The main difference between a big-time Division I college football game and an NFL contest—other than the unpaid labor on the field—is the crowds. Aesthetically, side-by-side, they are like one of those before-and-after pictures. The crowd at the college games tends to be young and fresh-faced: the people who show up early to the club ready to rage. People at NFL games look like those same people at the party, except it’s 4 am and in those last six hours they’ve been living hard.

I get why the young people at the college games look as caffeinated as they do. The adrenaline, the excitement, the lunacy and the wide-open nature of it all produces a narcotic that few sporting events can match. This is not an activity that promotes introspection. But lasts weekend’s Iron Bowl demands it. For the uninitiated, the Iron Bowl is the annual game between two of college football’s most intense interstate rivals, Auburn and Alabama. This past year’s game was like nothing we have ever seen, arguably the most exciting college football game ever played, as Auburn withstood a ninety-nine-yard touchdown pass and came away with a 34-28 victory. Auburn beat the number-one team in the country and did so on a 108-yard missed field-goal return for a touchdown with no time left.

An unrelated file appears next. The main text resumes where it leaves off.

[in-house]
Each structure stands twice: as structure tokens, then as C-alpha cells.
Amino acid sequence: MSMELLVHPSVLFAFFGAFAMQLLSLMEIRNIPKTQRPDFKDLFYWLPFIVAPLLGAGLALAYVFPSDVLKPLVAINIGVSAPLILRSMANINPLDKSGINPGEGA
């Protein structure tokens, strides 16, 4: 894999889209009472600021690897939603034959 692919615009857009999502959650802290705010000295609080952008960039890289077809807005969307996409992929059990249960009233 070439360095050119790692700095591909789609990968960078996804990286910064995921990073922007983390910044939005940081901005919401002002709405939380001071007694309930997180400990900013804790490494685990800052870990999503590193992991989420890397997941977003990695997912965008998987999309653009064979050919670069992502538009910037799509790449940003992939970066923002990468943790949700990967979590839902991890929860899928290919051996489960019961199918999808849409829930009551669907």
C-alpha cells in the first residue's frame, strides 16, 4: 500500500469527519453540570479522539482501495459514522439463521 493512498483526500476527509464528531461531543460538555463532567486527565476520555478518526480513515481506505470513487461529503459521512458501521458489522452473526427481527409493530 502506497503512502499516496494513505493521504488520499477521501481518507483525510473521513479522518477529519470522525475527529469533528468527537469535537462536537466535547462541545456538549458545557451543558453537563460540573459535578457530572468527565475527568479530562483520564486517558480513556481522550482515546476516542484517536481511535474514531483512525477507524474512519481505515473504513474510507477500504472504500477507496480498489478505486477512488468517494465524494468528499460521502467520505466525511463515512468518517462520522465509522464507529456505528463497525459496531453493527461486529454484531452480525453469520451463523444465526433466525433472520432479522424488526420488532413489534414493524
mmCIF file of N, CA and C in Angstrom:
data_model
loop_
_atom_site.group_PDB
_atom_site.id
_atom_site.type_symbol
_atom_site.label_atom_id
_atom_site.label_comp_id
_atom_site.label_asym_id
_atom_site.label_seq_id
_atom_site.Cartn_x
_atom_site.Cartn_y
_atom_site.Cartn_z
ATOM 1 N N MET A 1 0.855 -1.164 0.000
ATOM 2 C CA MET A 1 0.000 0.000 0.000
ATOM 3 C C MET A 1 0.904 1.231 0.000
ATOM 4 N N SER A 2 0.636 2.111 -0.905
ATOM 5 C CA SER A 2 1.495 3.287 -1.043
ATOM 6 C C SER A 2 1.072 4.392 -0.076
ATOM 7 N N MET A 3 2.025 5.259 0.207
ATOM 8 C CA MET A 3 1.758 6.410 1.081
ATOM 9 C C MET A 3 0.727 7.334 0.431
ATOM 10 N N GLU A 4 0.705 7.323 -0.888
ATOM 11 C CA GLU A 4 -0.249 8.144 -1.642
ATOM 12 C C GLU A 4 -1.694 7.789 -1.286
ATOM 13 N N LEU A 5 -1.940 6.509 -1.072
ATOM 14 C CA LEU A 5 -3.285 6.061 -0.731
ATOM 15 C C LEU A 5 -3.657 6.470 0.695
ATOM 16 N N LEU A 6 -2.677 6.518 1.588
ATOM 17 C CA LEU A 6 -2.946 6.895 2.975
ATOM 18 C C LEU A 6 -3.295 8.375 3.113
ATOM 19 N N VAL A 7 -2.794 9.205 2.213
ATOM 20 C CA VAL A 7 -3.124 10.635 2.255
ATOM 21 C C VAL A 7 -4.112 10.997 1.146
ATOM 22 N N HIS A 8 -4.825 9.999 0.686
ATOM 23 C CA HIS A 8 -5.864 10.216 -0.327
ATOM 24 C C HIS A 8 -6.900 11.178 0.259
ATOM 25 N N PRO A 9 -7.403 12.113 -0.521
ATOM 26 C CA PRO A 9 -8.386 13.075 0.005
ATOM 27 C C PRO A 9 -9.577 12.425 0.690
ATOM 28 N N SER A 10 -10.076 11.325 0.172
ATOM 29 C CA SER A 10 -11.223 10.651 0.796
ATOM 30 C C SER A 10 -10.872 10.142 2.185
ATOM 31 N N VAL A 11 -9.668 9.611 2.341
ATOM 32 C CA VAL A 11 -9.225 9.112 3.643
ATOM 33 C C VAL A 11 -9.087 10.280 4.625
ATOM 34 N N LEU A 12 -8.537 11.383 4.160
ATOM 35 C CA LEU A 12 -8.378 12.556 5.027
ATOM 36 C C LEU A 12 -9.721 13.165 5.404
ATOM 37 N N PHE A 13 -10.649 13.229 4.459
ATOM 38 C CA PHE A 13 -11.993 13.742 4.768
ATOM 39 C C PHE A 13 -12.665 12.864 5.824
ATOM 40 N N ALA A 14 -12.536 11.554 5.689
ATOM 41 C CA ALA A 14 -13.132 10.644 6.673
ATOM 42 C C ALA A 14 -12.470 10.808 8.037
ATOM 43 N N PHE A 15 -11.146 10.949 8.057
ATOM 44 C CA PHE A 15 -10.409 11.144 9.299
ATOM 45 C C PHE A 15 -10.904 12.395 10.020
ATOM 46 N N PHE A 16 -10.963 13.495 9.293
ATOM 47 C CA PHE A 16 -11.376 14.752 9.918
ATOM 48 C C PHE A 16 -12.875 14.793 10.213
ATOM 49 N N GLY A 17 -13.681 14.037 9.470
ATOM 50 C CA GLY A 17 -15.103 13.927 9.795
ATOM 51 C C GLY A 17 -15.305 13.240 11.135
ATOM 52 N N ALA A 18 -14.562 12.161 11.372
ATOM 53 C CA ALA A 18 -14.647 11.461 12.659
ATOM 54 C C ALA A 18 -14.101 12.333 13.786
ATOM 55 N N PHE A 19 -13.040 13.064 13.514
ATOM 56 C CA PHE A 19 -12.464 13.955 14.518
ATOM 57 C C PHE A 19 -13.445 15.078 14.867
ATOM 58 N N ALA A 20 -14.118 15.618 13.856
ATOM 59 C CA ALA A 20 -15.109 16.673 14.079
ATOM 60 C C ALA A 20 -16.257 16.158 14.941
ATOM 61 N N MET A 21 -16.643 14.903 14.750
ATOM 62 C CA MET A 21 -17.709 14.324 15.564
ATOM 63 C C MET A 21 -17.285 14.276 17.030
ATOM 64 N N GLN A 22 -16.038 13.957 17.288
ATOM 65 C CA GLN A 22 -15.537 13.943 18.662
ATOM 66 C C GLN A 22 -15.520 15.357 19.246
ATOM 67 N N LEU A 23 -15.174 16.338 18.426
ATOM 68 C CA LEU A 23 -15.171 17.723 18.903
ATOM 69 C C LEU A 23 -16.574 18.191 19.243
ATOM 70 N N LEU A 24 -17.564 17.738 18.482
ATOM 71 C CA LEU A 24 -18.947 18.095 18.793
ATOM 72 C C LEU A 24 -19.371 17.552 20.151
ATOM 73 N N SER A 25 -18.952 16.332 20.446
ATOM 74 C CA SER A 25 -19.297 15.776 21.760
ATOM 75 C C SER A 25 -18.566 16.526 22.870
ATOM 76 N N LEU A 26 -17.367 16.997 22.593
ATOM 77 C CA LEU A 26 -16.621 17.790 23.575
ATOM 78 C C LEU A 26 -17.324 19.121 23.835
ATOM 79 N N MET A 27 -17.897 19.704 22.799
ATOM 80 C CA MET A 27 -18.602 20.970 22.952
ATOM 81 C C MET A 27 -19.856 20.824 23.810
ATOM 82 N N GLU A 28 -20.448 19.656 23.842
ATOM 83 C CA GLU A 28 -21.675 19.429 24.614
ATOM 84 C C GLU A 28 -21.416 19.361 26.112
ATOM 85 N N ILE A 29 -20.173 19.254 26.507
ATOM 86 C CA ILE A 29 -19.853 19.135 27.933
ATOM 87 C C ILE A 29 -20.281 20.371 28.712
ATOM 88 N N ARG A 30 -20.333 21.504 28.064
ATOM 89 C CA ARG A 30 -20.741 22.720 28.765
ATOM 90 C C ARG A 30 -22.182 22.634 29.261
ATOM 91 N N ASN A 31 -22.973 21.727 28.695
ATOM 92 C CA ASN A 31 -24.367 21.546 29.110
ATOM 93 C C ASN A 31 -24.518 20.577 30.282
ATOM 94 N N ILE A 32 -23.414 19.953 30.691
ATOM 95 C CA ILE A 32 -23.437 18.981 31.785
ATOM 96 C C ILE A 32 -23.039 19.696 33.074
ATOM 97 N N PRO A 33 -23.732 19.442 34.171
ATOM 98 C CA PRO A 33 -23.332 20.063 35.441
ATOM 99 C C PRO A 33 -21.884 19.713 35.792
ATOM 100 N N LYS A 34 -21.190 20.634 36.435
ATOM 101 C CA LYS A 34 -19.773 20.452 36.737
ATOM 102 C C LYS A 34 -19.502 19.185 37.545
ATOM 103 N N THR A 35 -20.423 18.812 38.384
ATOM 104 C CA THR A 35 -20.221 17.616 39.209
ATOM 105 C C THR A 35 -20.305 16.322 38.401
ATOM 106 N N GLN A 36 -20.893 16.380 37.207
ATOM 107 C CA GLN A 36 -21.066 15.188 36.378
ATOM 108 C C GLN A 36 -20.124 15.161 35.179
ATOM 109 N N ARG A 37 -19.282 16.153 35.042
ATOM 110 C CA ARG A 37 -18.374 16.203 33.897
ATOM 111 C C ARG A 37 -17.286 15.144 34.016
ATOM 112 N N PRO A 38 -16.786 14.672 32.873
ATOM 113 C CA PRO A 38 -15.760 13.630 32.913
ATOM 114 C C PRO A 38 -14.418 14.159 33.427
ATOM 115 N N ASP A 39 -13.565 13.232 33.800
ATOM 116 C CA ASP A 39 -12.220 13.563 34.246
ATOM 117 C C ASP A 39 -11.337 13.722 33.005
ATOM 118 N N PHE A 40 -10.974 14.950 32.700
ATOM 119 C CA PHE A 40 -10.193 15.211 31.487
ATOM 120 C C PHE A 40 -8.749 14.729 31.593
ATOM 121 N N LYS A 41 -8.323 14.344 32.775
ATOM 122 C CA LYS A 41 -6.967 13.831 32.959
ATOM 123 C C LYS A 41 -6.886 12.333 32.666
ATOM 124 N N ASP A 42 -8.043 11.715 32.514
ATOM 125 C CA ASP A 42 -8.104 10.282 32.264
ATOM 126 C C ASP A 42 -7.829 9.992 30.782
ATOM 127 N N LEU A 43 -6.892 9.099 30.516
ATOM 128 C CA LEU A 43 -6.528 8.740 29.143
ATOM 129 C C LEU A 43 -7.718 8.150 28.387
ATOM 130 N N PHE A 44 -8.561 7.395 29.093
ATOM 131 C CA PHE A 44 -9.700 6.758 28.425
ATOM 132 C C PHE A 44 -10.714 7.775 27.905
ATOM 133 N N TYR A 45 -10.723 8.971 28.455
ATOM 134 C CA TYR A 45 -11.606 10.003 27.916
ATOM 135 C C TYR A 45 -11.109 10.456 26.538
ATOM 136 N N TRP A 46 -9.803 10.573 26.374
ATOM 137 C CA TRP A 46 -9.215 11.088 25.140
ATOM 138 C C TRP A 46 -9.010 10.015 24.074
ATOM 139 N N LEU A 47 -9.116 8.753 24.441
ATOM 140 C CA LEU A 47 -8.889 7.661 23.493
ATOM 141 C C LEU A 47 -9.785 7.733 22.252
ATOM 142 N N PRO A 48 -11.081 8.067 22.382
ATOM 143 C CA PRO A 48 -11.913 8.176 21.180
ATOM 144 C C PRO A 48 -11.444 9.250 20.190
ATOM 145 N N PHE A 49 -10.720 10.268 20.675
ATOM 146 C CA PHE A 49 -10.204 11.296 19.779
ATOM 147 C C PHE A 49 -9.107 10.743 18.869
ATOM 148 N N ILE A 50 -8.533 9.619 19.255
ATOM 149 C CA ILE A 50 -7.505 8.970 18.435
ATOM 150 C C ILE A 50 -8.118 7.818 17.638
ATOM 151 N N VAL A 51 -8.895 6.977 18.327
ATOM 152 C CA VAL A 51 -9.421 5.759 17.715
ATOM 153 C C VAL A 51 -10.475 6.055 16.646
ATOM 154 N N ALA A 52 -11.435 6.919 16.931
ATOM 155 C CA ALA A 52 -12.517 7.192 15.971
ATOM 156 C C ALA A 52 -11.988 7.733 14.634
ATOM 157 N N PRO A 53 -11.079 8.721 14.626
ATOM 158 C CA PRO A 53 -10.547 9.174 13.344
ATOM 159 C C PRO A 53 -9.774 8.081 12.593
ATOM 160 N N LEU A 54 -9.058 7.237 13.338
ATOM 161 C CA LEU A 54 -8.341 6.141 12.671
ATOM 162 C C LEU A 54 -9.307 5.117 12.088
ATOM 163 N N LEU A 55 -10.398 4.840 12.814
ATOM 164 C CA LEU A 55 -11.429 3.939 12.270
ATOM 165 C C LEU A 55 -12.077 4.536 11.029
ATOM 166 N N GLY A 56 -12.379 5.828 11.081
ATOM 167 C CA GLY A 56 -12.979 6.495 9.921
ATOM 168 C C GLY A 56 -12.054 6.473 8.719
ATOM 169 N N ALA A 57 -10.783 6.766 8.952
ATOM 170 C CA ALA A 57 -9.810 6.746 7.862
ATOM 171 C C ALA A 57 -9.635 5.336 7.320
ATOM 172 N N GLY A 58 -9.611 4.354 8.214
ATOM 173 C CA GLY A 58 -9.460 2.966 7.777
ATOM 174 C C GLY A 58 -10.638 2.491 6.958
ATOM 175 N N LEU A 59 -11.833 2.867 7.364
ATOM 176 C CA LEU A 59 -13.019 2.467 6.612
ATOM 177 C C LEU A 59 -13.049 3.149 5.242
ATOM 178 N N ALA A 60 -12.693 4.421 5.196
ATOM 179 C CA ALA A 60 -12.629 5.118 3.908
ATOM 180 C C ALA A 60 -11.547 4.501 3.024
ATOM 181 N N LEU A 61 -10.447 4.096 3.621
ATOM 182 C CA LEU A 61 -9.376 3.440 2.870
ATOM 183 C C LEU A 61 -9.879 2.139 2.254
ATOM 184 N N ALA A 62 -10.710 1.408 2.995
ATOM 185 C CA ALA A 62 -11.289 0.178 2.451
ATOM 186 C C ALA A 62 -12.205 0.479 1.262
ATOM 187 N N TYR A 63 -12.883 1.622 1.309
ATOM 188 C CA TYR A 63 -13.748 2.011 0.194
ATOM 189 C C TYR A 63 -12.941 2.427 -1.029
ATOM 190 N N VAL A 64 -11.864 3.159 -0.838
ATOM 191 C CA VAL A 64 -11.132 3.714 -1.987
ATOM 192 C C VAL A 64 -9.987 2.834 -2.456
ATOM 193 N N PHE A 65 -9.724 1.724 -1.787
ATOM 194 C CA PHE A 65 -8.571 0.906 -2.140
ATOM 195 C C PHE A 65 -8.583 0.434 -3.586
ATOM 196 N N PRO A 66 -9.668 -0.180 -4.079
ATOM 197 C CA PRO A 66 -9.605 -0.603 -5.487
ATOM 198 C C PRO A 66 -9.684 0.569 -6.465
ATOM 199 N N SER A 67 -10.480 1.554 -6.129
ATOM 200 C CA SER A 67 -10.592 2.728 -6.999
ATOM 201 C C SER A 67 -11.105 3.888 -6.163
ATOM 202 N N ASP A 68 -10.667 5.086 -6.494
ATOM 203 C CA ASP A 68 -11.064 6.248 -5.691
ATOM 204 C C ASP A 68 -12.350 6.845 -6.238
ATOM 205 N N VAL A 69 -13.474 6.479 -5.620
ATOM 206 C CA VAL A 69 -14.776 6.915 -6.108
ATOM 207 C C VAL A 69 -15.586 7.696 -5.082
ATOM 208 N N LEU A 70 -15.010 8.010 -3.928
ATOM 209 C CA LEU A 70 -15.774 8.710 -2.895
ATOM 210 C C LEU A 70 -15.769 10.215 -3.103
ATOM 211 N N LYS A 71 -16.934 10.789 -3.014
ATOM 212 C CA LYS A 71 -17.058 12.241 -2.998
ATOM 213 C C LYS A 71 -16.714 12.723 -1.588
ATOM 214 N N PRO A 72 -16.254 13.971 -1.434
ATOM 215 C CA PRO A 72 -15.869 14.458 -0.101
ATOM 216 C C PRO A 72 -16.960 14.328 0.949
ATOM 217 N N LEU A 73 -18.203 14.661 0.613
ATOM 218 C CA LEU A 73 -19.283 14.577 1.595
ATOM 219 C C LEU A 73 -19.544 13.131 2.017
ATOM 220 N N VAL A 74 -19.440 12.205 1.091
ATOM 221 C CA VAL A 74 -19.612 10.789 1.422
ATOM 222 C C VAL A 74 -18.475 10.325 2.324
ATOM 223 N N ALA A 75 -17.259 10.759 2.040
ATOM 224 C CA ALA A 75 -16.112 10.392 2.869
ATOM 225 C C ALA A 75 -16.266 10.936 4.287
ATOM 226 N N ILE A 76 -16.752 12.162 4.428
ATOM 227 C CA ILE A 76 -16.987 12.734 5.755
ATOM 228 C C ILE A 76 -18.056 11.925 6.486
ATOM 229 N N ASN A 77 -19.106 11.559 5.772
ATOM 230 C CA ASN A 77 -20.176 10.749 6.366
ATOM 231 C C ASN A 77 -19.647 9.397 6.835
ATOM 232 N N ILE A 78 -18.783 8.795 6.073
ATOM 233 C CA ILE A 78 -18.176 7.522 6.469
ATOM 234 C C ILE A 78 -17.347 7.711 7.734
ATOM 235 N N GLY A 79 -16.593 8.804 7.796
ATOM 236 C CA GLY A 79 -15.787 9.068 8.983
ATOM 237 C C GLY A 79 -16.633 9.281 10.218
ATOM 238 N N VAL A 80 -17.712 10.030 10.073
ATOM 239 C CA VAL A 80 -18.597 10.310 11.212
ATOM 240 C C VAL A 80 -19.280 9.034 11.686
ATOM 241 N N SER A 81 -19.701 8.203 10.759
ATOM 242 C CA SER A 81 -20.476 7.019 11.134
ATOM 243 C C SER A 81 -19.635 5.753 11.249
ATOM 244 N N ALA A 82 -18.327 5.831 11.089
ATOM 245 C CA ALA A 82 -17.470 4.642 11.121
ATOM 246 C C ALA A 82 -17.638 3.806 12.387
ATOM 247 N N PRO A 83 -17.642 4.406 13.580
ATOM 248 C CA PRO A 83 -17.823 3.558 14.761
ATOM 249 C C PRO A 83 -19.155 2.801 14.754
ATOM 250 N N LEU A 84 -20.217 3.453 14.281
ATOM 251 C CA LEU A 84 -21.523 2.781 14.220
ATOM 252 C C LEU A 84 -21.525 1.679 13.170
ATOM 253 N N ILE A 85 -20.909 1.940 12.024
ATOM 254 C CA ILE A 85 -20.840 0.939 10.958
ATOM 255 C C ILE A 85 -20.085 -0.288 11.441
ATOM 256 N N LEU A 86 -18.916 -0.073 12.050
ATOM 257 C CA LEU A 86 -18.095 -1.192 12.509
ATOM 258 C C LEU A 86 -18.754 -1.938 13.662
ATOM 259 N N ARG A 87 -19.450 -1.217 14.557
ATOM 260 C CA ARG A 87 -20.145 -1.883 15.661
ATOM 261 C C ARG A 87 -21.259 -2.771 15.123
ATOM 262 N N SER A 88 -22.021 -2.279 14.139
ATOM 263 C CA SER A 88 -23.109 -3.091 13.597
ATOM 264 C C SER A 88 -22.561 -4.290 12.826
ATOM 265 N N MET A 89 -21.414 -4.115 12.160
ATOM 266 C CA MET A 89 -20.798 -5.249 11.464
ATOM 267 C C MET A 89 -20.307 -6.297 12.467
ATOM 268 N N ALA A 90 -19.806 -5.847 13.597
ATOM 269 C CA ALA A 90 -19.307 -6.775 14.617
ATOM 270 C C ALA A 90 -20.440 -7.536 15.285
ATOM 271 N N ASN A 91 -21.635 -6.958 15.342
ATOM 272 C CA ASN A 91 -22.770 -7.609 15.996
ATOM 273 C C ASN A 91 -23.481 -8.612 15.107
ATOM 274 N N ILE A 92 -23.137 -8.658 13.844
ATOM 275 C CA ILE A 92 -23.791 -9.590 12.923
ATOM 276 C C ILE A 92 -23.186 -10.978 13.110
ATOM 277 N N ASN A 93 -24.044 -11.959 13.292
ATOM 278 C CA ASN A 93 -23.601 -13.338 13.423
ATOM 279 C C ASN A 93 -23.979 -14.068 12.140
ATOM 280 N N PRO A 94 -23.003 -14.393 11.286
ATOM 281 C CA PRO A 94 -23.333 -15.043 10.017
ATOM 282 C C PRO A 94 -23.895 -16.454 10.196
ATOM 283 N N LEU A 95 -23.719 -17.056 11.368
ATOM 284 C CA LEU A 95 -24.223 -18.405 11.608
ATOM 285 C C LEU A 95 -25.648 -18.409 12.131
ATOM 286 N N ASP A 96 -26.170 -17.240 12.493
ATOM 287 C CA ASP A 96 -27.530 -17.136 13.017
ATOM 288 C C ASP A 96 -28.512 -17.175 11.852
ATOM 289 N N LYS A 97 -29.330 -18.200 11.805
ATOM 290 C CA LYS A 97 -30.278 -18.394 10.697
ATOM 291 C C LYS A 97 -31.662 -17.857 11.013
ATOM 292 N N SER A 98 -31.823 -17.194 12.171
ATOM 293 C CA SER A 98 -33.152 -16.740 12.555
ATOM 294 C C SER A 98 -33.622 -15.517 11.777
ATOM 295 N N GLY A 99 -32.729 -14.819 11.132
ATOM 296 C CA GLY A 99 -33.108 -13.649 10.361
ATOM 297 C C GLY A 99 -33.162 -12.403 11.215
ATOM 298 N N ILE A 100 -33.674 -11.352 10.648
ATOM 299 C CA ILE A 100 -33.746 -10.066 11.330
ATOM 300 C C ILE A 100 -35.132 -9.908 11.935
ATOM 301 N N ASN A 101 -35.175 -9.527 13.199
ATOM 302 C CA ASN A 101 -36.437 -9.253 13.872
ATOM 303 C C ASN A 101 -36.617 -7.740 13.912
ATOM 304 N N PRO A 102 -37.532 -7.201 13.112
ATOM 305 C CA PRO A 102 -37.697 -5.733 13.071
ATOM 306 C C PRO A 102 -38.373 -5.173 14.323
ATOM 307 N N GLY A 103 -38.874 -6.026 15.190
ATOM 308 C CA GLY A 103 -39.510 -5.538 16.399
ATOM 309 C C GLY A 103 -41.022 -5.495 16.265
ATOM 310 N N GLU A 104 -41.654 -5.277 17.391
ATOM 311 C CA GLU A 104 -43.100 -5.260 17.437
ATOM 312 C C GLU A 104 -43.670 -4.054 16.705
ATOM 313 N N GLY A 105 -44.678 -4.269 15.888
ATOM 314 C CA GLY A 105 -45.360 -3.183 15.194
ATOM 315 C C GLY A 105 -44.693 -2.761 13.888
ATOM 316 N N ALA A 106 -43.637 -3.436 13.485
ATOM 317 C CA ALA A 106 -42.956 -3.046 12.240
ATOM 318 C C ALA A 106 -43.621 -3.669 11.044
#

But this was more than just a football game. The broadcast registered an 82 share in Birmingham, Alabama. That means 82 percent of all of Birmingham’s televisions that were in use were watching this game. That is bonkers. This is not 1960. We have more than two channels now. In our divided entertainment culture with 500 options, video games that are realer than real life, and all kinds of diversions on social media, the idea that 82 percent of any city was doing anything is, frankly, mind-boggling. Introspection is necessary because this national gravitational pull toward football in Alabama took place fifty-eight years to the day (give or take a day) that Rosa Parks entered history and would not be moved from her bus seat in nearby Montgomery. Fifty-eight years ago in the storied Southeastern Conference, the only way an African-American player could get on the field would be to tend to the grounds. Yet on Saturday millions of Alabama viewers and an overwhelmingly white crowd of damn near 100,000 people crowded the stands shouting themselves hoarse for two teams that are overwhelmingly African-American.